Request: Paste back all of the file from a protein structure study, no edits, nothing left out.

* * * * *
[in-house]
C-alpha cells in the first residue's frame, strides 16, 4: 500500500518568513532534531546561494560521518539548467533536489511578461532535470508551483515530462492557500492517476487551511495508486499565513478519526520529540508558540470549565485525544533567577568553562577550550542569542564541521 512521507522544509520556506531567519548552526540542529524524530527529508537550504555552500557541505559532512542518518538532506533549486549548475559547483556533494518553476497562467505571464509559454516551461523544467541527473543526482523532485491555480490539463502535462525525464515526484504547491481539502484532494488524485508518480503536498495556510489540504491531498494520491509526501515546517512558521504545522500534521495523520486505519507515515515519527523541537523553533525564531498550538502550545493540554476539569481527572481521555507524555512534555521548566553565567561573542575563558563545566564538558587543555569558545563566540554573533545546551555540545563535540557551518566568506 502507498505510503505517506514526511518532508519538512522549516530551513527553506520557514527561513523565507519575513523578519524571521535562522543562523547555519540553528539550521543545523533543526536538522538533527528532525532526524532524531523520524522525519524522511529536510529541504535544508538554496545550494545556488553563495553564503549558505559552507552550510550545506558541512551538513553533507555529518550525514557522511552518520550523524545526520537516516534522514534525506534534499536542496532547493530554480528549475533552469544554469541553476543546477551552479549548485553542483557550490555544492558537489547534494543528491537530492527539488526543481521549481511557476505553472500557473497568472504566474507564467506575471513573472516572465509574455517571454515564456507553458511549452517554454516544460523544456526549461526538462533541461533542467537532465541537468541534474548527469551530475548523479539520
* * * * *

[in-house]
C-alpha cells in the first residue's frame, strides 16, 4: 500500500518568513532534531546561494560521518539548467533536489511578461532535470508551483515530462492557500492517476487551511495508486499565513478519526520529540508558540470549565485525544533567577568553562577550550542569542564541521 512521507522544509520556506531567519548552526540542529524524530527529508537550504555552500557541505559532512542518518538532506533549486549548475559547483556533494518553476497562467505571464509559454516551461523544467541527473543526482523532485491555480490539463502535462525525464515526484504547491481539502484532494488524485508518480503536498495556510489540504491531498494520491509526501515546517512558521504545522500534521495523520486505519507515515515519527523541537523553533525564531498550538502550545493540554476539569481527572481521555507524555512534555521548566553565567561573542575563558563545566564538558587543555569558545563566540554573533545546551555540545563535540557551518566568506 502507498505510503505517506514526511518532508519538512522549516530551513527553506520557514527561513523565507519575513523578519524571521535562522543562523547555519540553528539550521543545523533543526536538522538533527528532525532526524532524531523520524522525519524522511529536510529541504535544508538554496545550494545556488553563495553564503549558505559552507552550510550545506558541512551538513553533507555529518550525514557522511552518520550523524545526520537516516534522514534525506534534499536542496532547493530554480528549475533552469544554469541553476543546477551552479549548485553542483557550490555544492558537489547534494543528491537530492527539488526543481521549481511557476505553472500557473497568472504566474507564467506575471513573472516572465509574455517571454515564456507553458511549452517554454516544460523544456526549461526538462533541461533542467537532465541537468541534474548527469551530475548523479539520